This is a story about sports. It’s not really about MS, it’s about playing football. But, then again, it is about MS. Stick with me and you’ll see.
The story is about a young man named Jake Olson. Olson is a student at the University of Southern California, and his story is special enough that it was covered by The New York Times and several other news outlets.
Jake loves football. He has since he was a youngster, and he was a good enough player that he made the varsity team at his high school. His position: long snapper. For those not familiar with American football, he’s the guy who snaps the ball to the kicker, backward between his legs, and the kicker tries to put it through the goal posts. The snap needs to be precise. The ball needs to wind up in the hands of the ball holder quickly, and without requiring the holder to move his hands very far to catch it. The holder then must position the ball just as the kicker swings his foot into it and, hopefully, kicks it between the goal posts.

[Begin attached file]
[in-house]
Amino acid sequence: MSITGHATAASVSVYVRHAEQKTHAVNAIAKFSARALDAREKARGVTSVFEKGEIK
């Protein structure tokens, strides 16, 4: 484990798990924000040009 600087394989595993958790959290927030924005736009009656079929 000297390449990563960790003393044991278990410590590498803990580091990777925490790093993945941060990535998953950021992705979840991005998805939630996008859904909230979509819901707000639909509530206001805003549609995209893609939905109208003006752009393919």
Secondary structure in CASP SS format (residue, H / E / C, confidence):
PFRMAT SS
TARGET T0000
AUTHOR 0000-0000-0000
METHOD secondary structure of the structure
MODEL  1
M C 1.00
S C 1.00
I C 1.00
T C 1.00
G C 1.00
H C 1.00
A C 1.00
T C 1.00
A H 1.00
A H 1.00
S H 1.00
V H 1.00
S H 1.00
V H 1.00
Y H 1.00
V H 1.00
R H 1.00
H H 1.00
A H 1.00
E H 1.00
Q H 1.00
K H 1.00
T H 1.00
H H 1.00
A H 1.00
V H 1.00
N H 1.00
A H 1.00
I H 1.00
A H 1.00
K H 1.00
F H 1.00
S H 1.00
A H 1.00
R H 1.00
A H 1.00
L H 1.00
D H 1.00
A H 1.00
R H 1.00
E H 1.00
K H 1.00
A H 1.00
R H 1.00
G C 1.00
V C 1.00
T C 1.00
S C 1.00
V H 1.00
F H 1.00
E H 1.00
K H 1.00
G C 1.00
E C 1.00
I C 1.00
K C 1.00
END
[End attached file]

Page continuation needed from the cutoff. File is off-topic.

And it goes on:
It’s not an easy assignment.
After high school, Jake Olson went on to attend USC on a scholarship. Again, he became a member of the football team as a long snapper. Here, however, the stakes were much higher. He didn’t get to play right away. For two years, in fact, Jake only practiced with the team. But this year, when the Trojans played Western Michigan, the rookie snapper got his chance. It wasn’t a “clutch” moment. USC was ahead 48-31 when he moved into position and snapped the ball to the kicker. Even so, Jake couldn’t watch as the USC kicker booted the ball through the goal posts for the game’s final extra point and a 49-31 win.
He couldn’t watch because Jake Olson is totally blind. Has been since he was 12 years old. Here’s the snap and kick that Jake Olson couldn’t see:
This is a perfect example of what I call “winning with deuces.” Even that low pair of cards can be a winner if you play your hand well. To me, winning with deuces is what living with multiple sclerosis is all about.
(Video posted courtesy of YouTube)
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